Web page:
My first appointment is a lunch with Dean Brownrout and Jana Eisenberg, a couple in their mid-forties who moved from New York City six years ago. He’s from Buffalo, she was raised in L.A.; they met in New York. He was in the music business (he signed the Goo Goo Dolls to their first professional contract); she was a freelance proofreader.
Brownrout moved to New York in the early eighties, fulfilling his promise to himself to get out of Buffalo by the time he turned 21. He remembers living in Soho in 1983, back when “I had the largest place I would ever have in New York and I paid the least amount of money. By the time we left in 2002”—when he was living in a bachelor pad near Union Square—“I was paying the most I’d ever paid for the least amount of space I’d ever had.” They moved to Buffalo almost a year to the day after September 11; when I ask why, Brownrout says, “A big plane flew into a big building. Priorities changed. We got married.” They thought about New Orleans. They thought about upstate New York. Then one day Brownrout’s mother phoned and suggested, “Why don’t you move back to Buffalo?” “And for the first time in twenty years,” he says, “I thought, That’s not the worst idea I’ve ever heard.
“Look, it wasn’t like we were sick of New York,” Brownrout continues. “It wasn’t like, ‘Wake up and smell the urine—let’s get out of here!’ We love New York! But we decided to try something else.” Now they live at what he describes as “one of the nicest addresses in the city,” a sixteenth-floor apartment that costs $500 less a month than what he paid for his bachelor pad in New York and from which, on a clear day, you can see the mist coming off Niagara Falls. Brownrout works as an art dealer, specializing in vintage art from western New York, so the couple spends a lot of time at the celebrated Albright-Knox Art Gallery, situated right by Delaware Park—elegantly designed, like several parks in Buffalo, by Frederick Law Olmsted.
Not that there aren’t trade-offs to their new lives. When I ask them what they miss most about New York, they answer immediately, “the restaurants.” (Poking at my gummy pad Thai, I silently commiserate.) When Eisenberg got a job writing theater reviews for a local paper, Brownrout would only grudgingly accompany her to shows. “I’d just be sitting there thinking, ‘What am I doing here? I saw Malkovich in Burn This,’ ” he says.
“I don’t miss my old life in New York. I only miss the life in New York I know I never would have had.”
But when I ask Eisenberg what she misses most about New York, she says, “I don’t miss my old life in New York. I only miss the life in New York I know I never would have had.” What they’ve done instead is construct a life in Buffalo that is, ironically, much closer to the New York life they once imagined for themselves than their actual New York life ever was, or ever would be.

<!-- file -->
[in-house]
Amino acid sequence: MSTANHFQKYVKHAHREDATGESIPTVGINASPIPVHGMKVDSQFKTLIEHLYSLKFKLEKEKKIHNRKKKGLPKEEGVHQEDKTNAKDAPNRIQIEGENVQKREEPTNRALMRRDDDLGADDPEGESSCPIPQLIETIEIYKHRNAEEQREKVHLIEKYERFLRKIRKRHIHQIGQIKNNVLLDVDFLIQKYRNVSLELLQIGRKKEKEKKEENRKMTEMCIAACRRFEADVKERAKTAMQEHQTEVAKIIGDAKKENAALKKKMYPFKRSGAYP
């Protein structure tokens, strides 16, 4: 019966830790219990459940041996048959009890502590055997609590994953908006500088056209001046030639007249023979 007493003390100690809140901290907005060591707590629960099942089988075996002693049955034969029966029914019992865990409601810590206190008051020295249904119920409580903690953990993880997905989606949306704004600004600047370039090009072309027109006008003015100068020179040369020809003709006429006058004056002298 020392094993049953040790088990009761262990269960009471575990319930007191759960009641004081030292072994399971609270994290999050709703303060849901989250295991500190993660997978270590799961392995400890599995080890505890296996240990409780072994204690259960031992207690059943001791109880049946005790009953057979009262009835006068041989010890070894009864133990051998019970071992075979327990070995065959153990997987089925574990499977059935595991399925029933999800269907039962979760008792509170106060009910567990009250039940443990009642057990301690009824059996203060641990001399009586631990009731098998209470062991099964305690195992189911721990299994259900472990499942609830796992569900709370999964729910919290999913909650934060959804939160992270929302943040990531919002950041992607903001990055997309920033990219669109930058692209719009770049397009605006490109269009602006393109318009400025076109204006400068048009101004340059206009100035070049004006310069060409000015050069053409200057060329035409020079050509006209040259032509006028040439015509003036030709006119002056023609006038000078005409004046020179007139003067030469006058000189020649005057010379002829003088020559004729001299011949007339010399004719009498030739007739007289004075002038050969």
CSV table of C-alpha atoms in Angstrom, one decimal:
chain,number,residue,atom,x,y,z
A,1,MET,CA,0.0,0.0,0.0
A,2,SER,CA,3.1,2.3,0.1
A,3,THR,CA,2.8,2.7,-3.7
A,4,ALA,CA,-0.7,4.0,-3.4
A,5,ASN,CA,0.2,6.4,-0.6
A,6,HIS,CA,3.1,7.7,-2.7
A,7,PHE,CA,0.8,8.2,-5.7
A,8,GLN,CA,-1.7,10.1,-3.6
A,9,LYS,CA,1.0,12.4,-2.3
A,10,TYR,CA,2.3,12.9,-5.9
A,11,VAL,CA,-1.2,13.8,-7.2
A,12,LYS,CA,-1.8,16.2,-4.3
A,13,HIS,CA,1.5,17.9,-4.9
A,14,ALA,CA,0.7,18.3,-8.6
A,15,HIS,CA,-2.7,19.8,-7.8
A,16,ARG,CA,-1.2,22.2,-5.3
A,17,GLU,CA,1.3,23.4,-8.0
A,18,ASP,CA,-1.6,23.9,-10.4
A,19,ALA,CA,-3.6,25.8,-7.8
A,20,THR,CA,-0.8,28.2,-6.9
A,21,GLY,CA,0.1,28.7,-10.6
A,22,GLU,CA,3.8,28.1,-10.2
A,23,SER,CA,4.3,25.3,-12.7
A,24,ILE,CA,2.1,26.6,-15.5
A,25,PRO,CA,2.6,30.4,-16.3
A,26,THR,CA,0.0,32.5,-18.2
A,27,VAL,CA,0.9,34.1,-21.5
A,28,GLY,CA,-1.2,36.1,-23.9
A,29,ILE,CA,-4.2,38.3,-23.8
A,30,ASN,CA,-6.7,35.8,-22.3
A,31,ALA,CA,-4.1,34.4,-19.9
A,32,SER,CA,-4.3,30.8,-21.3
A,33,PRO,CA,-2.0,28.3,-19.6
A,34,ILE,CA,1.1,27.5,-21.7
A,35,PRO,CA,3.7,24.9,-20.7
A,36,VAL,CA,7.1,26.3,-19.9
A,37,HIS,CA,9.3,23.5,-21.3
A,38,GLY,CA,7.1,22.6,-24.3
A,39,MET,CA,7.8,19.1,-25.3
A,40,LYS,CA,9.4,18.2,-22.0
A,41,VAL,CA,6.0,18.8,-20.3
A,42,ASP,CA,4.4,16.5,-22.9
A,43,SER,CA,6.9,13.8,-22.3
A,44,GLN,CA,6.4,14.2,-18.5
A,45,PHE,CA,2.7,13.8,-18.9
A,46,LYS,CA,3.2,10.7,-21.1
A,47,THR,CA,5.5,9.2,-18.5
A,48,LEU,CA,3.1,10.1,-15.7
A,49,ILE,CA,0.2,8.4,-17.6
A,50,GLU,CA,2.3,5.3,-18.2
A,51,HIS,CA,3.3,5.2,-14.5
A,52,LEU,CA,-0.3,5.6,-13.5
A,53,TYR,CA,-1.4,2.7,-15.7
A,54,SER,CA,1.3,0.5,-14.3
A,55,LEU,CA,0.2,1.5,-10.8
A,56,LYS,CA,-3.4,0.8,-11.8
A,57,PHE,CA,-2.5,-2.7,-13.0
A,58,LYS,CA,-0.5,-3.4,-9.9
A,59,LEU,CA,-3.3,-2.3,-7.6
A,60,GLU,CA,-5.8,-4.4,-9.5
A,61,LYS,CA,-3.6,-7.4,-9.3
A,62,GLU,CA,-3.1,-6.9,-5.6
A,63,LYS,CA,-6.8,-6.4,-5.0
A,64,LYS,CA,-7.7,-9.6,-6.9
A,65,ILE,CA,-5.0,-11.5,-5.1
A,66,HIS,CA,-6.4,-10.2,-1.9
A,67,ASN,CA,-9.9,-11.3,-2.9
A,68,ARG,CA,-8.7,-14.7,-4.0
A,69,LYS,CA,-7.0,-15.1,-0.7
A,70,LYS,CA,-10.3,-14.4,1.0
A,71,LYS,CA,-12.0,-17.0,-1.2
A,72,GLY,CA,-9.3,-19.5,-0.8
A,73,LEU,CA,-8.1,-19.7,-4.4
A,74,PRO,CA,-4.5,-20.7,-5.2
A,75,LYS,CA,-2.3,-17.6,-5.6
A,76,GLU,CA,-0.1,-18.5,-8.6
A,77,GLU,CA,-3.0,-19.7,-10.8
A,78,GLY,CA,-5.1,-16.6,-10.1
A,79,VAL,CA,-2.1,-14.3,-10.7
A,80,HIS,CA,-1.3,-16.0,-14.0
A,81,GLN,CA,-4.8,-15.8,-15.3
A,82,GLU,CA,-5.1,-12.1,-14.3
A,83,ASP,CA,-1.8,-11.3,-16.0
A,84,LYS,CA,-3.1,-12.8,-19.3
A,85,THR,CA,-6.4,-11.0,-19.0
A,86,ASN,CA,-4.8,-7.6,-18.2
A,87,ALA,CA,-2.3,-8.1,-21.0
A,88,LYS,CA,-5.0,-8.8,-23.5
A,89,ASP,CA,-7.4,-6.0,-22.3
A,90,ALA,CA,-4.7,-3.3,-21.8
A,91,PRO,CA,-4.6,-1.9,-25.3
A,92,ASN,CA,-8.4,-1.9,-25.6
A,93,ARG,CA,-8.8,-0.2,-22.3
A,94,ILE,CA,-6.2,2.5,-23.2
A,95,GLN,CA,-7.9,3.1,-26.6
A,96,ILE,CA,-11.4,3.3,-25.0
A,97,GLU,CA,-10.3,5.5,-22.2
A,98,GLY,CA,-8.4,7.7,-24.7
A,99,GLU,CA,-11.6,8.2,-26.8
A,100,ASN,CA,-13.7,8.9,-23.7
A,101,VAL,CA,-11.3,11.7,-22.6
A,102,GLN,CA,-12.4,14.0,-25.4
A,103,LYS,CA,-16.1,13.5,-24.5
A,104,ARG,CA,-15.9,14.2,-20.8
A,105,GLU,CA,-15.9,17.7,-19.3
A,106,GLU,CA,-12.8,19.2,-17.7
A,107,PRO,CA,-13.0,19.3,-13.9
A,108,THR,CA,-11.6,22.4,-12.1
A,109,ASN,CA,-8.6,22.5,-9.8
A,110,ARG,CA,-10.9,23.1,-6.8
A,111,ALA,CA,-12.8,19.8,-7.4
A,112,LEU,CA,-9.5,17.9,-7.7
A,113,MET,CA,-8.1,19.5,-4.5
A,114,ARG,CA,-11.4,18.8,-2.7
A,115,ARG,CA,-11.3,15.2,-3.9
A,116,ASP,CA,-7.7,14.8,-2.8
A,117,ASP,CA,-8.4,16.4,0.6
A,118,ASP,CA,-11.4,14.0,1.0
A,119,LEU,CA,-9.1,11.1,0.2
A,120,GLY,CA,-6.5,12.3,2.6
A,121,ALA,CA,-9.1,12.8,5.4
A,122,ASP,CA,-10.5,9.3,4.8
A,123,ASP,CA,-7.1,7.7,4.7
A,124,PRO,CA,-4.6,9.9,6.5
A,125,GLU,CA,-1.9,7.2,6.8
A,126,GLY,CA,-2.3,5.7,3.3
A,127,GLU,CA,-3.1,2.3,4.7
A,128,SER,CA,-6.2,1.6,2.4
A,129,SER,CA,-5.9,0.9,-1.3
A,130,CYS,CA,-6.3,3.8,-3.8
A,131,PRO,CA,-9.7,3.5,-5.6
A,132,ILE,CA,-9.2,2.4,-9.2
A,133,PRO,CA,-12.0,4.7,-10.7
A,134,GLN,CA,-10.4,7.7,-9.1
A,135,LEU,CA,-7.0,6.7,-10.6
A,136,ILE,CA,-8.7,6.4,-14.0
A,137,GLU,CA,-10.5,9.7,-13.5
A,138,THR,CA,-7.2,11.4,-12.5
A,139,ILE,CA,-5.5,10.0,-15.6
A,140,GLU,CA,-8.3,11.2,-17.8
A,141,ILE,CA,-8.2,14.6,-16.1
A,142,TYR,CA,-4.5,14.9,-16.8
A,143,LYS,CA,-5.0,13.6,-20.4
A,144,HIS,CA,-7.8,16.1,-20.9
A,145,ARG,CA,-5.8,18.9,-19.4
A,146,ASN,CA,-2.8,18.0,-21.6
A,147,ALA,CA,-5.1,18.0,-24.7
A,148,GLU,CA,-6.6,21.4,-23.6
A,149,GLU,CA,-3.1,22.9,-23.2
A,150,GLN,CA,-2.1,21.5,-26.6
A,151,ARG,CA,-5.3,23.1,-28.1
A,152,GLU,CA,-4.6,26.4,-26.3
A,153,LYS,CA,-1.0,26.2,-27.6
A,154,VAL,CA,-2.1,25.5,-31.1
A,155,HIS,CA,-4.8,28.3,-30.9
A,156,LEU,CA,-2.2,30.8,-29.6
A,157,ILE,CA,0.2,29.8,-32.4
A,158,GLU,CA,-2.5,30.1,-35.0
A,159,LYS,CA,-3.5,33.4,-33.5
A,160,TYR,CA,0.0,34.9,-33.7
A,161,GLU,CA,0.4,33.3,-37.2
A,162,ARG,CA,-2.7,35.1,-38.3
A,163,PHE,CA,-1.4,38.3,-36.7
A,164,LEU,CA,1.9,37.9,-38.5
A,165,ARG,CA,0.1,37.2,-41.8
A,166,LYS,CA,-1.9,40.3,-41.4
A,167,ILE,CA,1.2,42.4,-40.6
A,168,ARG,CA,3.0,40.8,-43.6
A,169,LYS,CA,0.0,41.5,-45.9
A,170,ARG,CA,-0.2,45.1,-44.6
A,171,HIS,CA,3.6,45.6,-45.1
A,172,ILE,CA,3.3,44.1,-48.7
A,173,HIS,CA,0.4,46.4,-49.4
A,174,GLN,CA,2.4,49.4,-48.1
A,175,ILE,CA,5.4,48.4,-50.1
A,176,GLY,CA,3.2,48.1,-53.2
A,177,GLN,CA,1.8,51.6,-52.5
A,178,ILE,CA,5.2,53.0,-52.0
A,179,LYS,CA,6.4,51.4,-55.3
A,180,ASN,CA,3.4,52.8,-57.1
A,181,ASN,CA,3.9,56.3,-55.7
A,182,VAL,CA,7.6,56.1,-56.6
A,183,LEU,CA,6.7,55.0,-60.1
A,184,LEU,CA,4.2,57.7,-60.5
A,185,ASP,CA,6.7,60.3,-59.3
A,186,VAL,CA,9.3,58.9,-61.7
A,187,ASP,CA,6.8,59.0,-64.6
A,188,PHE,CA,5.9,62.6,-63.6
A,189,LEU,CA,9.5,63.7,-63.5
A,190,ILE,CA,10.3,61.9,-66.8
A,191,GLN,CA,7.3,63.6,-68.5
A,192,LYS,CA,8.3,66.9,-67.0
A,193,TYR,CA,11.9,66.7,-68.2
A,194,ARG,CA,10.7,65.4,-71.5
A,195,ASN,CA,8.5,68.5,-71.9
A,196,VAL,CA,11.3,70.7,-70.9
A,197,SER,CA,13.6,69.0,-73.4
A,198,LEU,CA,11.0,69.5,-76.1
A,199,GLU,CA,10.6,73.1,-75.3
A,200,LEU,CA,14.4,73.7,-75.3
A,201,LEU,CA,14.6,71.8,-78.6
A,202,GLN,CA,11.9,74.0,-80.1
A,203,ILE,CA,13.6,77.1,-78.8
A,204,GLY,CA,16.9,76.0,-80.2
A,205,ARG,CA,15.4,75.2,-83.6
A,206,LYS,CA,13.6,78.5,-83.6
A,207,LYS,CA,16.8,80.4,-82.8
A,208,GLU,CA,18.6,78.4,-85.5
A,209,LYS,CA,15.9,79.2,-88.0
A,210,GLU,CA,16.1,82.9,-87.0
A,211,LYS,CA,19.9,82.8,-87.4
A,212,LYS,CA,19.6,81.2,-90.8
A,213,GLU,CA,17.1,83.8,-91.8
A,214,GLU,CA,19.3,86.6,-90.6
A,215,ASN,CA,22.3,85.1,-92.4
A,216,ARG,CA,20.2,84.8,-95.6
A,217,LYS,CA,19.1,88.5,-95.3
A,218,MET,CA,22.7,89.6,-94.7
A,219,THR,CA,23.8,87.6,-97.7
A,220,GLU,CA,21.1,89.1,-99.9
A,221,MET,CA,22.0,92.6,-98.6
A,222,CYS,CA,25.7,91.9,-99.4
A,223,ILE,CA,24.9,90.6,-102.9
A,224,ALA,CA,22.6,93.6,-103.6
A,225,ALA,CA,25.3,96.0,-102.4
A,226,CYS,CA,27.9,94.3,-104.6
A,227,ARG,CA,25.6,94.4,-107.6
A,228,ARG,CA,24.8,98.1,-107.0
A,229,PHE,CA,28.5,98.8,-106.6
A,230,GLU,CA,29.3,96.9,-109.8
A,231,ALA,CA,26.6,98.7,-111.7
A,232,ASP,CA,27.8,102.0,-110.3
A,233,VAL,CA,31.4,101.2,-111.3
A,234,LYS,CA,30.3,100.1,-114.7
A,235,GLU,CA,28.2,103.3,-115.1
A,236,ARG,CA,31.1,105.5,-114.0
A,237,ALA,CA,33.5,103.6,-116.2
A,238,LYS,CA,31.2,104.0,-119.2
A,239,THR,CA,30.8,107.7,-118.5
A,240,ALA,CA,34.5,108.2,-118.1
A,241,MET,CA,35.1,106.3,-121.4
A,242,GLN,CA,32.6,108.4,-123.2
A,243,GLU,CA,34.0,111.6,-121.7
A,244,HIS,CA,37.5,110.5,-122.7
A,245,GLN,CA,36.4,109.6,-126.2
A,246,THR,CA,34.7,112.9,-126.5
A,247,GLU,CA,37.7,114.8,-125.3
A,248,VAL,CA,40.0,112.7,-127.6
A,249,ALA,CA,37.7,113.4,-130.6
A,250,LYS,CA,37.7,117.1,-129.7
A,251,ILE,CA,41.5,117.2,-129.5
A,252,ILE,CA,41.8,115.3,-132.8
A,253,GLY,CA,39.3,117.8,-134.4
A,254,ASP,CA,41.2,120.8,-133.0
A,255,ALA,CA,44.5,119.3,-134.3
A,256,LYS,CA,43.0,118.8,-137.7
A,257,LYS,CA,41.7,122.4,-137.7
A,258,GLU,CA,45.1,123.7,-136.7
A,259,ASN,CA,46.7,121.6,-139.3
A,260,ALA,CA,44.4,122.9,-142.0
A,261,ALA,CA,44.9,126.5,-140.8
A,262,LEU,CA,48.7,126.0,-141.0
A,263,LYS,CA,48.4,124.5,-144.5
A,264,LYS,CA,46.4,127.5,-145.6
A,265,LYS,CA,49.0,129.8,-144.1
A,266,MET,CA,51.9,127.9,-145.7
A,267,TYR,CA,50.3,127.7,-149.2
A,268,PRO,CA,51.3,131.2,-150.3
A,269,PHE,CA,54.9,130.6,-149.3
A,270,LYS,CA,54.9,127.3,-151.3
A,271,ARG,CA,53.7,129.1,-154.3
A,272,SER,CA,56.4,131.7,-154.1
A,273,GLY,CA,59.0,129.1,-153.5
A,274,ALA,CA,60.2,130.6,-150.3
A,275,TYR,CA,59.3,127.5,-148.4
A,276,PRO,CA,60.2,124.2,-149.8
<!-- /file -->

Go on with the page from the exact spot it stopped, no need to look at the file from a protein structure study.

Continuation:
Newell Nussbaumer has never lived in New York City. He has not, in fact, lived anywhere for any significant amount of time outside of Buffalo. But if I’d met him out of context, I’d have assumed he lived in San Diego and spent his nights sleeping on his surfboard on the beach. Nussbaumer, who’s 40, arrives at my hotel on Saturday morning wearing blue-tinted sunglasses, his blond hair pulled back in a short ponytail. He’s riding a tandem bicycle with his girlfriend, Amelia Schineller, on the back. Nussbaumer is the publisher of Buffalo Rising, a free monthly magazine and Website he started in 2003, mostly because he realized that there wasn’t a single media outlet in the city that ever said anything upbeat about Buffalo.
As we head out on our scheduled bike tour—Nussbaumer, Schineller, their friend Tim, and a couple named Jason and Sara—it quickly becomes apparent that, in his capacity as media mogul and tireless advocate and general dude-about-town, Nussbaumer’s become a kind of unofficial mayor of Buffalo. Every few blocks we pass someone who waves and shouts, “Hey, Newell!” or “What’s up, Newell!” Suddenly, a thought occurs to me: If I lived in a place like Buffalo, I could be Newell Nussbaumer, too.
And that’s before we arrive at Newell Beach.
It’s not officially called Newell Beach. That’s just what his girlfriend calls it. (The term makes him squirm, actually.) But as we park our bikes and look over this small, 150-foot patch of sand, where the boulders and deadwood and debris have been cleared away, right there on the rocky shore of Lake Erie, it’s quite clear that, were it not for Nussbaumer, this beach would not exist. Because Nussbaumer got it in his head one day that the good people of Buffalo deserved a beach. So he went to City Hall, met with the appropriate councilman, and convinced that guy, too.